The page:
Frequent Release of Low Amounts of Herpes Simplex Virus from Neurons: Results of a Mathematical Model

Department of Medicine, University of Washington, Seattle, WA 98195, USA.
Science translational medicine (Impact Factor: 15.84). 11/2009; 1(7):7ra16. DOI: 10.1126/scitranslmed.3000193
Source: PubMed


Herpes simplex virus-2 (HSV-2) is a sexually transmitted infection that is the leading cause of genital ulcers worldwide. Infection is life long and is characterized by repeated asymptomatic and symptomatic shedding episodes of virus that are initiated when virus is released from neurons into the genital tract. The pattern of HSV-2 release from neurons into the genital tract is poorly understood. We fit a mathematical model of HSV-2 pathogenesis to curves generated from daily quantification of HSV in mucosal swabs performed from patients with herpetic genital ulcers. We used virologic parameters derived from model fitting for stochastic model simulations. These simulations reproduced previously documented estimates for shedding frequency, and herpetic lesion diameter and frequency. The most realistic model output occurred when we assumed minimal amounts of daily neuronal virus introduction. In our simulations, small changes in average total quantity of HSV-2 released from neurons influenced detectable shedding frequency, while changes in frequency of neuronal HSV-2 release had little effect. Frequent HSV-2 shedding episodes in humans are explained by nearly constant release of small numbers of viruses from neurons that terminate in the genital tract.

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Available from: Joshua Schiffer, Oct 03, 2015
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    • "Reactivation is normally associated with stress factors such as hormonal alterations, ultraviolet light exposure, and immunosuppression [9,10]. However, a study using mathematical models of HSV-2 (which is closely related to HSV-1) reactivation revealed that the virus is constantly released from neurons in small amounts, thereby activating the immune system, which in turn inhibits viral replication and promotes a balance that prevents the clinical reactivation of the disease [11]. "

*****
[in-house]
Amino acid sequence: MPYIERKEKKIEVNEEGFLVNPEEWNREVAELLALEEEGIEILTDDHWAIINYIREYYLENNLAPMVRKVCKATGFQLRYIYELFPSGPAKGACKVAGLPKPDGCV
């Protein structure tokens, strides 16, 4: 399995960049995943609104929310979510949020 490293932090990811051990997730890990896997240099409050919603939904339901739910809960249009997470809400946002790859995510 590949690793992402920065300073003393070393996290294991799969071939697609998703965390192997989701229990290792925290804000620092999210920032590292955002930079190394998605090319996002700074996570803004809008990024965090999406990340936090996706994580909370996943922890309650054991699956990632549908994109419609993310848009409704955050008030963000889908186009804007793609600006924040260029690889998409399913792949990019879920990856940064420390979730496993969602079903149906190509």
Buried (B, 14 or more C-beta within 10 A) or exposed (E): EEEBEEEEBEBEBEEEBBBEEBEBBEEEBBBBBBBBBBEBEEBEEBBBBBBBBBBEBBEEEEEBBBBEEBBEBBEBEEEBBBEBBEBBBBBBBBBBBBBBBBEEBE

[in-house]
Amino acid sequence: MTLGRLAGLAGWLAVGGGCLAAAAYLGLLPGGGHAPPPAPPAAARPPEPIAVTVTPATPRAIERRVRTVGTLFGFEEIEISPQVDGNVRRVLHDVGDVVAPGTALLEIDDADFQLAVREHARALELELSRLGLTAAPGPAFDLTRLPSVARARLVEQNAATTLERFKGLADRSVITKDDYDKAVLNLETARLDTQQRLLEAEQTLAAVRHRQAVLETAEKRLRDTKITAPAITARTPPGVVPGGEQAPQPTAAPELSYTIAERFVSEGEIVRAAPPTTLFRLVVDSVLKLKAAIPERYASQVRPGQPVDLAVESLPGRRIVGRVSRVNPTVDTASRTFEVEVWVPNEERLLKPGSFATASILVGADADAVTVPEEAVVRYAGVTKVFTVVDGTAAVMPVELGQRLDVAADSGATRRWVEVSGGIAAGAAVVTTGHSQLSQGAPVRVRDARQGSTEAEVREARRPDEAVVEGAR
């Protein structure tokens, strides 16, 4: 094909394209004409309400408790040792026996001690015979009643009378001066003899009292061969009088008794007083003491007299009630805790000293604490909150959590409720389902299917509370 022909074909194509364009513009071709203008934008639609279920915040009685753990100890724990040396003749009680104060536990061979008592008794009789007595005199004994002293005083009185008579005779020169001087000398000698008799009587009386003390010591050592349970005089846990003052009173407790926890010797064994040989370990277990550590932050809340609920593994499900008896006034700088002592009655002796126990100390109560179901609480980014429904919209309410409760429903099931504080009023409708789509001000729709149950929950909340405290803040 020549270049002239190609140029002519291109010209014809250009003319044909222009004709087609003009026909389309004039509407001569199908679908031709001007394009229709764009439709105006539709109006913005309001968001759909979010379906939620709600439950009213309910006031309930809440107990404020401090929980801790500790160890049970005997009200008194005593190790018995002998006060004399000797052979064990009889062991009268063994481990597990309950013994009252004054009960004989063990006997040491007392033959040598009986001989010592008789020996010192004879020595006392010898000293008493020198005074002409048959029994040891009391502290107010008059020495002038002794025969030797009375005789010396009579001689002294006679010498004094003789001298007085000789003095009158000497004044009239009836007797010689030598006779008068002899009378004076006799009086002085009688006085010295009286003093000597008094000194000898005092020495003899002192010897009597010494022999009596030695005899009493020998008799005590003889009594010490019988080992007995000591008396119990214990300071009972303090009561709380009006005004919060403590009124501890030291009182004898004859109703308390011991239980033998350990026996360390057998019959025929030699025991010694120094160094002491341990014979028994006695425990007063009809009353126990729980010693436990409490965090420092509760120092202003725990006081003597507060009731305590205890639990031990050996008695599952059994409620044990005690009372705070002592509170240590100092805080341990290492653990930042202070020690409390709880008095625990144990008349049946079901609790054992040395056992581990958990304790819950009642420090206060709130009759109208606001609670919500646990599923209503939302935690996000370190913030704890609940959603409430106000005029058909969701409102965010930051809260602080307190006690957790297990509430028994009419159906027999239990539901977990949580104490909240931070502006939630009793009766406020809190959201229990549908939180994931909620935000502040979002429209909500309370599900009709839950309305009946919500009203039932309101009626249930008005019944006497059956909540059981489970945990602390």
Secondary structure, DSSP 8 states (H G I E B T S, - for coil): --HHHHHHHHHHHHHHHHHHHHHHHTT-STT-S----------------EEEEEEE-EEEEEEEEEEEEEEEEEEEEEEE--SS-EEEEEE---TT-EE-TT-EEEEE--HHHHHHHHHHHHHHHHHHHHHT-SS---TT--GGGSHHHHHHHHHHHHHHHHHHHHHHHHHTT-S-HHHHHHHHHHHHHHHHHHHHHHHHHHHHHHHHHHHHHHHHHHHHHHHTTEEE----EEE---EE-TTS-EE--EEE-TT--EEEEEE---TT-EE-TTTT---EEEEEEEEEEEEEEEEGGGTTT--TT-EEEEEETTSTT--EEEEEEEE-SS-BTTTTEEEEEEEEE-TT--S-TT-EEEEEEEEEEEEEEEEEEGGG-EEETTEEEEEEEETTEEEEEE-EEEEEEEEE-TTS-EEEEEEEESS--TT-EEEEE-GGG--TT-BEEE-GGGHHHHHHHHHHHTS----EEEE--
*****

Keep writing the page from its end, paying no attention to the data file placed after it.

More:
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    ABSTRACT: Herpes simplex 1 (HSV-1) causes various human clinical manifestations, ranging from simple cold sores to encephalitis. Innate immune cells recognize pathogens through Toll-like receptors (TLRs), thus initiating the immune response. Previously, we demonstrated that the immune response against HSV-1 is dependent on TLR2 and TLR9 expression and on IFN gamma production in the trigeminal ganglia (TG) of infected mice. In this work, we further investigated the cells, molecules, and mechanisms of HSV-1 infection control, especially those that are TLR-dependent. C57BL/6 wild-type (WT), TLR2-/-, TLR9-/-, and TLR2/9-/- mice were intranasally infected with HSV-1. On the viral peak day, the TG and brains were collected from mice and TLR expression was measured in the TG and brain and inducible nitric oxide synthase (iNOS) expression was measured in the TG by real-time PCR. Immunofluorescence assays were performed in mice TG to detect iNOS production by F4/80+ cells. Intraperitoneal macrophages nitric oxide (NO) production was evaluated by the Griess assay. WT, CD8-/-, RAG-/-, and iNOS-/- mice were intranasally infected in a survival assay, and their cytokine expression was measured in the TG by real-time PCR. Infected WT mice exhibited significantly increased TLR expression, compared with their respective controls, in the TG but not in the brain. TLR-deficient mice had moderately increased TLR expression in the TG and brain in compare with the non-infected animals. iNOS expression in the WT infected mice TG was higher than in the other groups with increased production by macrophages in the WT infected mice, which did not occur in the TLR2/9-/- mice. Additionally, the intraperitoneal macrophages of the WT mice had a higher production of NO compared with those of the TLR-deficient mice. The CD8-/-, RAG-/-, and iNOS-/- mice had 100% mortality after the HSV-1 infection compared with 10% of the WT mice. Cytokines were overexpressed in the iNOS-/- infected mice, while the RAG-/- mice were nearly unresponsive to the virus. TLRs efficiently orchestrate the innate immune cells, eliciting macrophage response (with NO production by the macrophages), thereby controlling the HSV-1 infection through the immune response in the TG of mice.